Stacks of wax

Adventures at the bottom of the music trade

Robert Lifton was one of a handful of pioneer recording engineers, behind the scenes of rock-and-roll records in the '50s and '60s. He was a man of tape, of studios, who rarely saw the light of day and had an alabaster studio suntan. A workaholic devoid of personality, he was nevertheless a decent man and a fair boss. He always wore rumpled jeans and boots, and he smoked four packs of Marlboros a day.

More important is the fact that Lifton kept personal musical opinions to himself during his round-the-clock sessions. He could handle some bubble-gum idol in the morning, then be the consummate engineer for a jazz record by night. He only once revealed a personal music taste. Lifton once sent me out to Colony Records for a new Rev. James Cleveland gospel album, which he cracked out of the cellophane like a teenybopper.

"He wasn't one of those engineers who had the kind of sound that producers chased after, like Phil Ramone or Rudy Van Gelder," says Dorn. "But he was such a basic engineer. He could get a very black-and-white, very mono sound, but a cinemascopic black-and-white sound. He understood what I said. A lot of other engineers didn't wanna hear my bullshit, would look at me like I was nuts. But Lifton would listen, and pull it off."

Which one of these people has a penchant for Tony Orlando & Dawn and diarrhea? It's not Rahsaan Roland Kirk, third from left.
Atlantic Records
Which one of these people has a penchant for Tony Orlando & Dawn and diarrhea? It's not Rahsaan Roland Kirk, third from left.

Lifton was the first ever to achieve a 32-track setup, synchronizing two 16-track Ampex MM-1000 machines. Other engineers could never do it. Lifton was a science club member in high school, one of those guys who could make a tape recorder out of a Dixie cup and a string and two pieces of iron, a wizard of sound. He sank all his profits into installing newfangled video equipment in 1974, foreseeing video as the boom of the future. Regent was the first recording studio in New York to do such. Lifton did live sound for Aretha at Radio City. He sent me and Jesus the custodian over to Rockefeller Center with loads of equipment one afternoon. It was for the first season of some new show called Saturday Night Live. He became SNL's, and TV's, best live-music sound engineer.

Lifton was revered for his technical prowess by other engineers. He was trained as a physicist, as were the other engineers he hired. Because he was an awkward guy in social situations when he wasn't behind the controls, it was odd to see his smiling face turn up in trade magazine ads for Ampex tape, which he vigorously endorsed, leading the industry away from the mighty 3M Scotch company.

Scientists of sound, the three Regent engineers under Lifton could reconfigure the electronics of Ampex MM-1000 16-track machines. They could draft by hand perfect electronic diagrams. They could operate the Nuemann lathe cutting machine in Studio D for acetate masters used to press the albums they engineered. They could troubleshoot any mechanical or electronic repair at 3 a.m. during a high-dollar, all-night session.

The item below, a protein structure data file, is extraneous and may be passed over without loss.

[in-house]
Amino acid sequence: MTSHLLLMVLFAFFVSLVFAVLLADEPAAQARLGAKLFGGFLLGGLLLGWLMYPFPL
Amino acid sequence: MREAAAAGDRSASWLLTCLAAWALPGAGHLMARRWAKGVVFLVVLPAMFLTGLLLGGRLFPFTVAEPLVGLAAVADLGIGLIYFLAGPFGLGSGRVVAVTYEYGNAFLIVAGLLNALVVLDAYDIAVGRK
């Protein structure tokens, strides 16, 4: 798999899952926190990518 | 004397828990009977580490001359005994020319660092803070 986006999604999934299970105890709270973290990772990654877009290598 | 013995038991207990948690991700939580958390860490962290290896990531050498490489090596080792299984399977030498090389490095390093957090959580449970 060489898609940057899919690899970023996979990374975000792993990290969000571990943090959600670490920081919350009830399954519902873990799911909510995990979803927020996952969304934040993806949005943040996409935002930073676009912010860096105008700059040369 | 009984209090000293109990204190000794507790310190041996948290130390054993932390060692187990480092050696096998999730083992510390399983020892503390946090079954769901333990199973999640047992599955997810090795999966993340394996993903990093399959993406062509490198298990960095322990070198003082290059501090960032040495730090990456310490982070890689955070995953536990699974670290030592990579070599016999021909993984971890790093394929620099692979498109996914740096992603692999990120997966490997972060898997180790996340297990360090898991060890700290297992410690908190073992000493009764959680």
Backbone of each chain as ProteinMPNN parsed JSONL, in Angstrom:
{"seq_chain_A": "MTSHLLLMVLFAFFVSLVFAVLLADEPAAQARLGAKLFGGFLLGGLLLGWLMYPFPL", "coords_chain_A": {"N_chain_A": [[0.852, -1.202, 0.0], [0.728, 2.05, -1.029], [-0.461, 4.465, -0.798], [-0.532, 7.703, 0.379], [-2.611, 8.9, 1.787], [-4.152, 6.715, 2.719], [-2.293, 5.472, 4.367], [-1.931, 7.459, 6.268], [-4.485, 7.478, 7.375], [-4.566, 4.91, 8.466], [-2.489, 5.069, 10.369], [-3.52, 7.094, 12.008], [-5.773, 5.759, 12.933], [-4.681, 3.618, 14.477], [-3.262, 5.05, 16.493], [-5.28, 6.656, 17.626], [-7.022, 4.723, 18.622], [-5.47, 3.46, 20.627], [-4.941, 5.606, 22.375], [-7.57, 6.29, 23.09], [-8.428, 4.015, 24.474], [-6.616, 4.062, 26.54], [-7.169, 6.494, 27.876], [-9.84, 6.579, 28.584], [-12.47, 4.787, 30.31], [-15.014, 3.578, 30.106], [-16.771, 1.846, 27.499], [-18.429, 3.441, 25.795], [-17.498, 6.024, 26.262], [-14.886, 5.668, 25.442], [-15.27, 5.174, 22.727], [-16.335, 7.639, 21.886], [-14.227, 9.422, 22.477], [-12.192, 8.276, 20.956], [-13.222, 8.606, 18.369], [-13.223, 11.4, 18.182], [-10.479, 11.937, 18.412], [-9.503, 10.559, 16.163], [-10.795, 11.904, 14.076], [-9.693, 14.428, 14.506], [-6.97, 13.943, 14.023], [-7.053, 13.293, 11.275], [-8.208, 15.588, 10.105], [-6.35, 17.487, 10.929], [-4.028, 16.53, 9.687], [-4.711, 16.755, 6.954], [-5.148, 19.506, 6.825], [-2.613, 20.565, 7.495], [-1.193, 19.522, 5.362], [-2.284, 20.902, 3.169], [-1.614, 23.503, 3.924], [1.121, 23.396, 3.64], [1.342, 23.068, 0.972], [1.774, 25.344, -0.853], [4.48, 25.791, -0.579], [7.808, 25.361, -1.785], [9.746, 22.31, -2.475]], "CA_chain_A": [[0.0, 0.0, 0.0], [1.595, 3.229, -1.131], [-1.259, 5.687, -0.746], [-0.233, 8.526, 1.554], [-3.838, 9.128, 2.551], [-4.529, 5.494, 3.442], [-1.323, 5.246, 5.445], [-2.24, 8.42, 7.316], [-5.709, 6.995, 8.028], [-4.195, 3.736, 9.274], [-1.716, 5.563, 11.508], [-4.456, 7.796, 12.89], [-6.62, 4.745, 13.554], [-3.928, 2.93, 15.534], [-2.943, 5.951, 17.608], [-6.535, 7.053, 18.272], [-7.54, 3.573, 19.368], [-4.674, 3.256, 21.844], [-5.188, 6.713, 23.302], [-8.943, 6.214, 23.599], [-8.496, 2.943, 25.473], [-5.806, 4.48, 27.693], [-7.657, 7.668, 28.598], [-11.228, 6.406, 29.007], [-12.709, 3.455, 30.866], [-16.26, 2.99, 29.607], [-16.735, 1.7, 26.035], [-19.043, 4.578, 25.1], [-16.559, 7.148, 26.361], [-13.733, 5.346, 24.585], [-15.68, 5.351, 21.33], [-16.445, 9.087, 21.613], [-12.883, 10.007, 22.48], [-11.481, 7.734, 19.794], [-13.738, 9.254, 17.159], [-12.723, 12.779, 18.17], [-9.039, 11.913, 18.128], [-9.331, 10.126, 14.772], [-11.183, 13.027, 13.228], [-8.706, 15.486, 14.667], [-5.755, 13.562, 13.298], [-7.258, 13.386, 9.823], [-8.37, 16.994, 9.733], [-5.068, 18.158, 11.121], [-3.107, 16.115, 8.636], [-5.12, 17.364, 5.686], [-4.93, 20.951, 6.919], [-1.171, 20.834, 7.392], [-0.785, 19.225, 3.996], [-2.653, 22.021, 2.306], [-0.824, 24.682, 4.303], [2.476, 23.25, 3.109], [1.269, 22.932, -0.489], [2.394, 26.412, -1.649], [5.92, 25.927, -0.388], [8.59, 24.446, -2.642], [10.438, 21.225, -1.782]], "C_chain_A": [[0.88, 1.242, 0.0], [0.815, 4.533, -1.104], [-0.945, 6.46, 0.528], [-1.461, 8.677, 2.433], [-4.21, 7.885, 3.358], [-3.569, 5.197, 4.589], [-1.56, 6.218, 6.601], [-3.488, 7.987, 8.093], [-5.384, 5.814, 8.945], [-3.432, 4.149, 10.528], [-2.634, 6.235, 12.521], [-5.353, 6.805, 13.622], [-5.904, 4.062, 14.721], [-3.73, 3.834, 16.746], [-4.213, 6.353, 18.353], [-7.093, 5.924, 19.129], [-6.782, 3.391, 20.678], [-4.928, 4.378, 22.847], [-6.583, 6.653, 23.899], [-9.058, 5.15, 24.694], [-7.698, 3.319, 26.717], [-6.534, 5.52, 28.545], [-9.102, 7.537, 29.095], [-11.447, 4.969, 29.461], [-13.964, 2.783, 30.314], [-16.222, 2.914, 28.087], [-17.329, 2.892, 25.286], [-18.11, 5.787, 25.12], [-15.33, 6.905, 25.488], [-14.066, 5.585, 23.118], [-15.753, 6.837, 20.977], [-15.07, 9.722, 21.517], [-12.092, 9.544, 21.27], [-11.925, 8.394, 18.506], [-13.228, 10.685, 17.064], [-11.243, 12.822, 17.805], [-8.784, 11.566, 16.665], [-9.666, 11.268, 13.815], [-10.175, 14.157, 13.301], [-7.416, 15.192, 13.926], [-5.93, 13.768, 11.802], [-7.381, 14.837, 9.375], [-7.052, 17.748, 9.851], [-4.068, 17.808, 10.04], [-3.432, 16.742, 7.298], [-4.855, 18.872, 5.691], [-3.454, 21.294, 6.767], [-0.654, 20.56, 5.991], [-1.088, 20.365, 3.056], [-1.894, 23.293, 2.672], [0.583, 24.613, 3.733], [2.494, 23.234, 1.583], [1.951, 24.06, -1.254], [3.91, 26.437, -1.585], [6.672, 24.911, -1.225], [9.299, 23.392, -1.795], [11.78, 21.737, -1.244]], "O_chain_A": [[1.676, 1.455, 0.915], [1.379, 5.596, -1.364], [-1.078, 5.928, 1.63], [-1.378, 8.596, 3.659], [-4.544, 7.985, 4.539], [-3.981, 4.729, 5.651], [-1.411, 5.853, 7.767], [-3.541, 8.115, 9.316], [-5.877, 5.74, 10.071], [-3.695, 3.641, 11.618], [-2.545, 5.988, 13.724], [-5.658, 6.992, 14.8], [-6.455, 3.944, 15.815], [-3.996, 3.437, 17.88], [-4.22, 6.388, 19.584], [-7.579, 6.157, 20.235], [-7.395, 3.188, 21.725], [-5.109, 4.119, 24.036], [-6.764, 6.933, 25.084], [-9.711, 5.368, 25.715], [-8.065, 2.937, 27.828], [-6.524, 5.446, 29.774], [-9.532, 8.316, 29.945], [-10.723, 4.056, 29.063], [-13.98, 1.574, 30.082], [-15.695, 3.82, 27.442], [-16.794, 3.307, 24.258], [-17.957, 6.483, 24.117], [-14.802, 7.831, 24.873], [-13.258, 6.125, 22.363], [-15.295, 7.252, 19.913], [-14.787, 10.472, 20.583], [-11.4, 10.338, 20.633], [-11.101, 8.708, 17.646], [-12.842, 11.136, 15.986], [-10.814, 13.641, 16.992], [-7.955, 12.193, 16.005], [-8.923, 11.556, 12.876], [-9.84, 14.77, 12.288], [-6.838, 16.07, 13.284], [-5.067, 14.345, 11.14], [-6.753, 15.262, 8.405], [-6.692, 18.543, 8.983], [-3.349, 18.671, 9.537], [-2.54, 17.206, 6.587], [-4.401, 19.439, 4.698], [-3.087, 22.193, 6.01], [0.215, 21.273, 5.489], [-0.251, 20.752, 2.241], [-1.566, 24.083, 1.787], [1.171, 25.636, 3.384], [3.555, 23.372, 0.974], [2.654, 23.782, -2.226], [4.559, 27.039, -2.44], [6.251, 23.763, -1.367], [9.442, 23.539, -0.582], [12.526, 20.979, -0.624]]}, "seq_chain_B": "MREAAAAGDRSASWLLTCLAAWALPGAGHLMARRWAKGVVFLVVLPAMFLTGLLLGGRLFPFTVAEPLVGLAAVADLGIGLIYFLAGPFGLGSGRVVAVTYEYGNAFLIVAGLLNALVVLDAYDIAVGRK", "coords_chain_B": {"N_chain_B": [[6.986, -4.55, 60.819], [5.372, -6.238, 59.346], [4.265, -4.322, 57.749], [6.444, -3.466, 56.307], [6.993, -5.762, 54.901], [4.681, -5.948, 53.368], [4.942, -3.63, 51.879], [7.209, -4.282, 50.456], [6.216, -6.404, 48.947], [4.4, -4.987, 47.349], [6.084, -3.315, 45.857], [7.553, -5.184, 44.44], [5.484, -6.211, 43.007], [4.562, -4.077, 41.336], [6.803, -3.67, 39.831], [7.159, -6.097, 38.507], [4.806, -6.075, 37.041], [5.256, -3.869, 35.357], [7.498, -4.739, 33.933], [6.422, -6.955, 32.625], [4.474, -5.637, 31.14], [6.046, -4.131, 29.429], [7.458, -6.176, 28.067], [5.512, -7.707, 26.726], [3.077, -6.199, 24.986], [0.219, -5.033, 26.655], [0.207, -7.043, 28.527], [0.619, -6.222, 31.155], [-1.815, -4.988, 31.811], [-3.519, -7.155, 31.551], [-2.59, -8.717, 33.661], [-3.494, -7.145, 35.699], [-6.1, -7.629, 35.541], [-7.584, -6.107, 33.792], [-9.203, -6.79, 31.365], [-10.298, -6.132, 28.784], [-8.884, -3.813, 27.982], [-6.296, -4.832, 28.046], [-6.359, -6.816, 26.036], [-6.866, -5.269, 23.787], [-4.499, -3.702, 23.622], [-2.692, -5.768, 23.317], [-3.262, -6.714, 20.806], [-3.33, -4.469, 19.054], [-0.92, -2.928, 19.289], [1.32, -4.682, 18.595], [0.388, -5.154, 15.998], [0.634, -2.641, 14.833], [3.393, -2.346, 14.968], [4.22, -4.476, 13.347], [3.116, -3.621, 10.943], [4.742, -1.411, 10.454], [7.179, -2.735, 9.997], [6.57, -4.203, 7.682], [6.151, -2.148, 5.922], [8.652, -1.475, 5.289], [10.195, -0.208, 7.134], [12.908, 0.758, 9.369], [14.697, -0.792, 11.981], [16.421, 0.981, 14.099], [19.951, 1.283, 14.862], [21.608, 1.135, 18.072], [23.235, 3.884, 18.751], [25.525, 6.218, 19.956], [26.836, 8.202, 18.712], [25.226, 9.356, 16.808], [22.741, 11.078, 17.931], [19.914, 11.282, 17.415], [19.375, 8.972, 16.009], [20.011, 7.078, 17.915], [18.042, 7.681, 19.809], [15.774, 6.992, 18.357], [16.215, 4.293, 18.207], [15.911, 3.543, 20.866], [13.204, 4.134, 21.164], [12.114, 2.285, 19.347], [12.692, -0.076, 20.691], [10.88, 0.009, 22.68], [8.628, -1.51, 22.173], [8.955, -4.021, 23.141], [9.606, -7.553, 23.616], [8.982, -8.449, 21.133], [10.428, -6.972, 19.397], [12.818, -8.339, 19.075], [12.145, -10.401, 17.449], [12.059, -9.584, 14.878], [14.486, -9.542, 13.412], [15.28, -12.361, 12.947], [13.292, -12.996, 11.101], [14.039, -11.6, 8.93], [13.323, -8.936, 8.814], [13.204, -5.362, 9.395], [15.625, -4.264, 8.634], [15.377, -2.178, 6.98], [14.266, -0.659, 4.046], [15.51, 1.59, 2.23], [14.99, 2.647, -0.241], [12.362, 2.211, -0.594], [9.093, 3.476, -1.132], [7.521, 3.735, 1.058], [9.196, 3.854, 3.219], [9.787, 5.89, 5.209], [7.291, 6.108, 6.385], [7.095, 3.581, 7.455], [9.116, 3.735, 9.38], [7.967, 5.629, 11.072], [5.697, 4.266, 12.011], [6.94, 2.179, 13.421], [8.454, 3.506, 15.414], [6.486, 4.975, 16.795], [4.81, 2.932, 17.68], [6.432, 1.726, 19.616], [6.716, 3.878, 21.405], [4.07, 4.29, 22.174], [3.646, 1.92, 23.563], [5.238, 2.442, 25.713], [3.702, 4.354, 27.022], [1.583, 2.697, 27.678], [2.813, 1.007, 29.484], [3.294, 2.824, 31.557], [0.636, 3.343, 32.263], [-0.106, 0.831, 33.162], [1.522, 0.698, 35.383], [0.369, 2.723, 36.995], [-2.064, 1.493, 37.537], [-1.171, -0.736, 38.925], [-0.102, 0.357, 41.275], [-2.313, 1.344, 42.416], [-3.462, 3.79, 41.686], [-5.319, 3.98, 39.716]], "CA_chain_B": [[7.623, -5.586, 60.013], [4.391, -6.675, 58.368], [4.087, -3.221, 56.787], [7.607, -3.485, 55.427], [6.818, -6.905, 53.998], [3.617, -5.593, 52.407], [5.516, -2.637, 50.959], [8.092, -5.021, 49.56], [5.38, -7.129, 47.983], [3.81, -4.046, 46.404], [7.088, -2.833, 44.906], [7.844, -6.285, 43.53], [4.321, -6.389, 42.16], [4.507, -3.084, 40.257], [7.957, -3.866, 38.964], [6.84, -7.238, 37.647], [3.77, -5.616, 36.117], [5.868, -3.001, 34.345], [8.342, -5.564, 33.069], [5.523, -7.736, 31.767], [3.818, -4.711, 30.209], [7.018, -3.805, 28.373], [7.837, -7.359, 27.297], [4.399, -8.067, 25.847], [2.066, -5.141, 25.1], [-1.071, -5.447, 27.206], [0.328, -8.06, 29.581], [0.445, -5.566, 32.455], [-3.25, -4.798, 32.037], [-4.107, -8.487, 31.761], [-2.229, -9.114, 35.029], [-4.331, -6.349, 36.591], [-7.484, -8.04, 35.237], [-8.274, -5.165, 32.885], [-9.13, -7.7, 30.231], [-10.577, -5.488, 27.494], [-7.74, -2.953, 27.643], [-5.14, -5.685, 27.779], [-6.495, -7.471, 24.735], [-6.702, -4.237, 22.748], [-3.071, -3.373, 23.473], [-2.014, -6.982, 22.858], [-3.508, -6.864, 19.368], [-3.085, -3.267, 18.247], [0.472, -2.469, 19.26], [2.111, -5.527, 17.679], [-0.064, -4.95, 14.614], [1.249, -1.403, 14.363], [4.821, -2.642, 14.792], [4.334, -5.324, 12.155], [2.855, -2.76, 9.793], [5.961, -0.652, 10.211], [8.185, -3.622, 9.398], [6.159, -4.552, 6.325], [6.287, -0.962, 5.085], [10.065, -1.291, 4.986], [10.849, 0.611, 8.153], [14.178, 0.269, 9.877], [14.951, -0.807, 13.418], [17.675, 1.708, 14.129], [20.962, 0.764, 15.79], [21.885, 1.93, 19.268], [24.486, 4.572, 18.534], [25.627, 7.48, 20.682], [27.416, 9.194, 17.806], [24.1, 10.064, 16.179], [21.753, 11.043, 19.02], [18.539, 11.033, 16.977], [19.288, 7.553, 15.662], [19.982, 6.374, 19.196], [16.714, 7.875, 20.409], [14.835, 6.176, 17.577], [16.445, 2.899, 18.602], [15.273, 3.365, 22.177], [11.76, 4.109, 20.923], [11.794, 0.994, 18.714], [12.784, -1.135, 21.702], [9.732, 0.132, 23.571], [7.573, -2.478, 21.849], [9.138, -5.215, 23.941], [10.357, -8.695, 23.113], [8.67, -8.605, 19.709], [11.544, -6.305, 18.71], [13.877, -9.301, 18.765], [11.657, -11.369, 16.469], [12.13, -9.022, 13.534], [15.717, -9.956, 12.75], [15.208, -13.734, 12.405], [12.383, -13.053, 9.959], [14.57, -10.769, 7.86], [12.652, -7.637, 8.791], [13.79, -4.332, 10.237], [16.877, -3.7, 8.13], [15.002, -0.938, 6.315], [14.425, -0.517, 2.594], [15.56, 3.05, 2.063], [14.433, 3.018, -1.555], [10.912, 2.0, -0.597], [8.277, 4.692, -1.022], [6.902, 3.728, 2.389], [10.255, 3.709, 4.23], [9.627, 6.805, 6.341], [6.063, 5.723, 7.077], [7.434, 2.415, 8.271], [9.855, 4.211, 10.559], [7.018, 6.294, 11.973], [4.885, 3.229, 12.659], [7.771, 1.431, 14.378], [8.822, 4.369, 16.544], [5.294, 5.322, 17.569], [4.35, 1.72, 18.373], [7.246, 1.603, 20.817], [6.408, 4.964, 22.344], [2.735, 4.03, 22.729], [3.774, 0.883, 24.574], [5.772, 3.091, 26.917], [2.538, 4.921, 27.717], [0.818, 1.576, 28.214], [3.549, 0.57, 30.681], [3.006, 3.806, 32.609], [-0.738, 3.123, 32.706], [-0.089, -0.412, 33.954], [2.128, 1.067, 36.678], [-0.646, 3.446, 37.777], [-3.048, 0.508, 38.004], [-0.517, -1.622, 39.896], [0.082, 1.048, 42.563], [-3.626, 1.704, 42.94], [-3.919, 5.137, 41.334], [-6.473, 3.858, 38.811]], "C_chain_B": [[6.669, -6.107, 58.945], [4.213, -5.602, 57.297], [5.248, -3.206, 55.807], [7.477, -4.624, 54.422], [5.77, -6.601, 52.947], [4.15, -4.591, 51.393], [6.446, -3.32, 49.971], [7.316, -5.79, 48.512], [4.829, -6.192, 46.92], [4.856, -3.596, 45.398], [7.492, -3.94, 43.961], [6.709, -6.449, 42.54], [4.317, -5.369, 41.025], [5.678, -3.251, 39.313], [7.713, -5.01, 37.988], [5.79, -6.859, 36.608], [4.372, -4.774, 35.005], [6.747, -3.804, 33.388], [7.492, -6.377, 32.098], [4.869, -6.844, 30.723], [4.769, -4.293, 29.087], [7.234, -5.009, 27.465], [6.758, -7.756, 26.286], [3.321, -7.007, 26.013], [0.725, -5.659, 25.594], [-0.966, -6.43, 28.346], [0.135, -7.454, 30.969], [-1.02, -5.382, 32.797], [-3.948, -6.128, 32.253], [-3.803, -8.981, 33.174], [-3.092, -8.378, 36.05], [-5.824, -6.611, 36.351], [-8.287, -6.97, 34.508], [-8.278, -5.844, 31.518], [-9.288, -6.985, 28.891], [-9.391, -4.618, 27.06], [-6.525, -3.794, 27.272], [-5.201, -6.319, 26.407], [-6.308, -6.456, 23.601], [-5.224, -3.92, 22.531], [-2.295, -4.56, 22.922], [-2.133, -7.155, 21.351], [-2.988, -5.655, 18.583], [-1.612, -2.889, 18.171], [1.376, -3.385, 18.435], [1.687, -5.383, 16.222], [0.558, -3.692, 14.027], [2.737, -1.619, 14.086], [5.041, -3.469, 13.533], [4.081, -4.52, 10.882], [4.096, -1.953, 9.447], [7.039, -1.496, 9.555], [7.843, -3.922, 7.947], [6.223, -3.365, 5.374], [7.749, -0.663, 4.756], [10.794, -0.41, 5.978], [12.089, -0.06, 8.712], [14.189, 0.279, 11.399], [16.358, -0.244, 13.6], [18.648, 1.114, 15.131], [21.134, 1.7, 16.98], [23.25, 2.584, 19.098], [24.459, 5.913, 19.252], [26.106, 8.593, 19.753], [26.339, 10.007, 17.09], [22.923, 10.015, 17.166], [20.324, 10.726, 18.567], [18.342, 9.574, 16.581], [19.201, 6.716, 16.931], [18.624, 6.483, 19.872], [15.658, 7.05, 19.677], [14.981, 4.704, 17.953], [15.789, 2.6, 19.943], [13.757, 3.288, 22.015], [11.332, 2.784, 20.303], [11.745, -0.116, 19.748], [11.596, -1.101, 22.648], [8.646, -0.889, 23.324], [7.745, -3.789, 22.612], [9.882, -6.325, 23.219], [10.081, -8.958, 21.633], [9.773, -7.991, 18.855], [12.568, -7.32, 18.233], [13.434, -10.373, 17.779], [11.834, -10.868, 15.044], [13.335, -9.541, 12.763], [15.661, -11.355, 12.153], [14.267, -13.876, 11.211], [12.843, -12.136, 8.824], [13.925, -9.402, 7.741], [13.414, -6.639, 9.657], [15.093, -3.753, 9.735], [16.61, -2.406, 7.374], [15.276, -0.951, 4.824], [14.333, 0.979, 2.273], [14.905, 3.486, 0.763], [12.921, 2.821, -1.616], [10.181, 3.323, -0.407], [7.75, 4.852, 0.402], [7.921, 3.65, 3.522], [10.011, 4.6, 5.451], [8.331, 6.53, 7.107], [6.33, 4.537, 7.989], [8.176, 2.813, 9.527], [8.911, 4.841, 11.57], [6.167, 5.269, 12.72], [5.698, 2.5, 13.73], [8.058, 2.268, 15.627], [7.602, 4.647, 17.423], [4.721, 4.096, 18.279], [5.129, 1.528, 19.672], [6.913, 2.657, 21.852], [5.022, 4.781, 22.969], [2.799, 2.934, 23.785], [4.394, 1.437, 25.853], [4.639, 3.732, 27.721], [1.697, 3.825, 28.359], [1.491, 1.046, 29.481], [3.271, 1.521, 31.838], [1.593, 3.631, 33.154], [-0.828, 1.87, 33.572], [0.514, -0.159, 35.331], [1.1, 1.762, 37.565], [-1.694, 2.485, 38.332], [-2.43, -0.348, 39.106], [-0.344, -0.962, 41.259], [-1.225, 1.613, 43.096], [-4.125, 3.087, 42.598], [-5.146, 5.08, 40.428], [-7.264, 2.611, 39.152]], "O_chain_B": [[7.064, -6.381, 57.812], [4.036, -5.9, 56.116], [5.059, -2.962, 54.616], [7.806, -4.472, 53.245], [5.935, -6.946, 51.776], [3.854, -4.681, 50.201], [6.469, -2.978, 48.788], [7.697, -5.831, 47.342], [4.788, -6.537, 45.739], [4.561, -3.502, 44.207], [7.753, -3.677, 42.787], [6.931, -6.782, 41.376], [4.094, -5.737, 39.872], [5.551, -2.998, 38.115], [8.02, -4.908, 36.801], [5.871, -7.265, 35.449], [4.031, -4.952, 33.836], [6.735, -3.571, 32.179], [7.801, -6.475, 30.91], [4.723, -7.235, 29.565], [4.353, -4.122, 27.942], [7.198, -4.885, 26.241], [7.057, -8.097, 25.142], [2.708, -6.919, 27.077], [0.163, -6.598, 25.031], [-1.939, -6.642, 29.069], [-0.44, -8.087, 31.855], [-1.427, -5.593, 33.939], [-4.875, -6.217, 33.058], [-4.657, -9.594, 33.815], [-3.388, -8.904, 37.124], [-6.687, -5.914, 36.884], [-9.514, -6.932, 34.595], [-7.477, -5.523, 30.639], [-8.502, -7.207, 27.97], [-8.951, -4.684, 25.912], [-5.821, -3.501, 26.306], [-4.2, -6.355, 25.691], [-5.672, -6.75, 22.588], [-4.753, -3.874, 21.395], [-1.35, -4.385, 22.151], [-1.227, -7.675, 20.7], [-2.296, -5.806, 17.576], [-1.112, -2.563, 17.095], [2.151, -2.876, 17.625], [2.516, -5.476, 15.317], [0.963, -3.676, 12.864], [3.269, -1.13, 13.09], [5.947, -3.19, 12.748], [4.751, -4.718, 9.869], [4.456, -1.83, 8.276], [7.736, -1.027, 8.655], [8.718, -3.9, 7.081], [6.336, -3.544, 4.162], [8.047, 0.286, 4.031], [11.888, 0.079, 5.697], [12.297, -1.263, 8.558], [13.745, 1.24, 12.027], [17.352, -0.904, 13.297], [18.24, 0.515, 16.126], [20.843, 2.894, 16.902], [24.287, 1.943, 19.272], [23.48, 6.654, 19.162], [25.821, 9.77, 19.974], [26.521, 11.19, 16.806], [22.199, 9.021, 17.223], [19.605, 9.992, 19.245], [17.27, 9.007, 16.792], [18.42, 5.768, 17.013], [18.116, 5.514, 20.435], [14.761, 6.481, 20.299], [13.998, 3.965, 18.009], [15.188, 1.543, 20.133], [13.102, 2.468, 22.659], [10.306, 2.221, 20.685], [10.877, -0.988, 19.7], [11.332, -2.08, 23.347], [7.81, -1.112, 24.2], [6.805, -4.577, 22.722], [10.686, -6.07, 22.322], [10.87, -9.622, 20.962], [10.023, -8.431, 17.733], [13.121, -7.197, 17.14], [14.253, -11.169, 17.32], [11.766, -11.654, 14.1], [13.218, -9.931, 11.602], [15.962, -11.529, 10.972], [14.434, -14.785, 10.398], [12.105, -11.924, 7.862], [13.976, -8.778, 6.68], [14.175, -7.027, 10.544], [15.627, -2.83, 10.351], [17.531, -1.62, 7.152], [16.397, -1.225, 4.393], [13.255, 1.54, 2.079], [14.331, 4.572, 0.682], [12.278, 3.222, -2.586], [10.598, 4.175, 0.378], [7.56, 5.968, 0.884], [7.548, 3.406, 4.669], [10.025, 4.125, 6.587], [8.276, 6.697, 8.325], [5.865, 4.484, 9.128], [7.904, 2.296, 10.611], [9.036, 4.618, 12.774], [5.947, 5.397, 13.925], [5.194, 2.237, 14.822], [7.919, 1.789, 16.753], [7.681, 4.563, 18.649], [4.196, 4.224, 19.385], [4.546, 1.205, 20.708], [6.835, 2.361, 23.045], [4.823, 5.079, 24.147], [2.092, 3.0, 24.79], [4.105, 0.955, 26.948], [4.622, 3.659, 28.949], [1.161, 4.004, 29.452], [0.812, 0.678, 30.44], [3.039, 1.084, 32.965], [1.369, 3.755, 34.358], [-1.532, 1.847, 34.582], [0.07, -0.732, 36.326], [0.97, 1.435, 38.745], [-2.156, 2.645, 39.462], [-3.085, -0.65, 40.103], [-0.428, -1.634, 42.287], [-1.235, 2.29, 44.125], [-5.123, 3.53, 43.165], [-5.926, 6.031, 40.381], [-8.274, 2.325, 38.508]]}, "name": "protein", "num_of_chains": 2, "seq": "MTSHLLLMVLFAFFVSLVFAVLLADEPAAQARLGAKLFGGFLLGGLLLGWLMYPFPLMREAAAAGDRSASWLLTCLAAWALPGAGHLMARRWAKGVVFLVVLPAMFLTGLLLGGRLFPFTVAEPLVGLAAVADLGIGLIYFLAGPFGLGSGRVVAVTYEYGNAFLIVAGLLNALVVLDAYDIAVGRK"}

Engineers were the true wizards of production. Their trade was unsung and more complicated than that of highly paid record producers -- whom they felt honor-bound to serve as psychologist and technician. They often worked 80-hour weeks and carried their burdens silently, so as never to worry the celebrated musicians, stars, and producers. Engineers Vince McGarry and Joe Ferla could read music charts. They had uncanny timing on tricky overdub punches. They often did the producer's job, but never saw the glory.

Before the days of computer editing, engineers performed daredevil tape splices, more delicate than circumcisions, where one hair off on a razor-blade tape splice could ruin the results of a $10,000 session. Before the days of automated consoles, they performed master mixes with their own hands, memorizing dozens of knob tweaks and fader levels for a final mix of a song. As assistant engineer, I might be required to push one or two faders up and down at the far end of the console, while the engineer did dozens. We might rehearse the moves an hour before going for a final mix. They were akin to seasoned fighter pilots who could break down and rebuild their own planes from top to bottom. (I've never seen this level of professionalism at any recording studio today.) Though they took me under their wing as a raw engineering prospect, I gradually learned I didn't have the Right Stuff.

And so one of my closest co-workers became Regent's custodial mascot, Jesus Rojas. The jolly, rotund custodian was cherished by rich music producers, who borrowed him on weekends to work in their homes. He'd come in with a team of fellow Colombian floor waxers.

Jesus was the first to introduce me to 42nd Street's live peeps. He had no time for men's magazines, which didn't yet deliver the full-out goods. On lunch break he led me to a second-floor peep with curtained booths, where you could "see dee-licious poo-sey" on a revolving platform.

Another beloved Regent mainstay was "the most polite man in the world," Sam Vandivert. He was a portly, white-haired fellow in his 50s. Sam ran tape dupes and made cassettes, for which he typed out pressure-sensitive labels. He could do a miracle save on a damaged cassette. Sam was so organized in the "dupe room," we joked that his tombstone would have an arrow pointing downward. He remained jolly no matter how viciously he was berated by Bess the bookkeeper. Sam never raised his voice to defend himself, but would meekly walk off, bemused. "She's a rough ol' bird," he said, and choked when I suggested his presence threatened her virginity.

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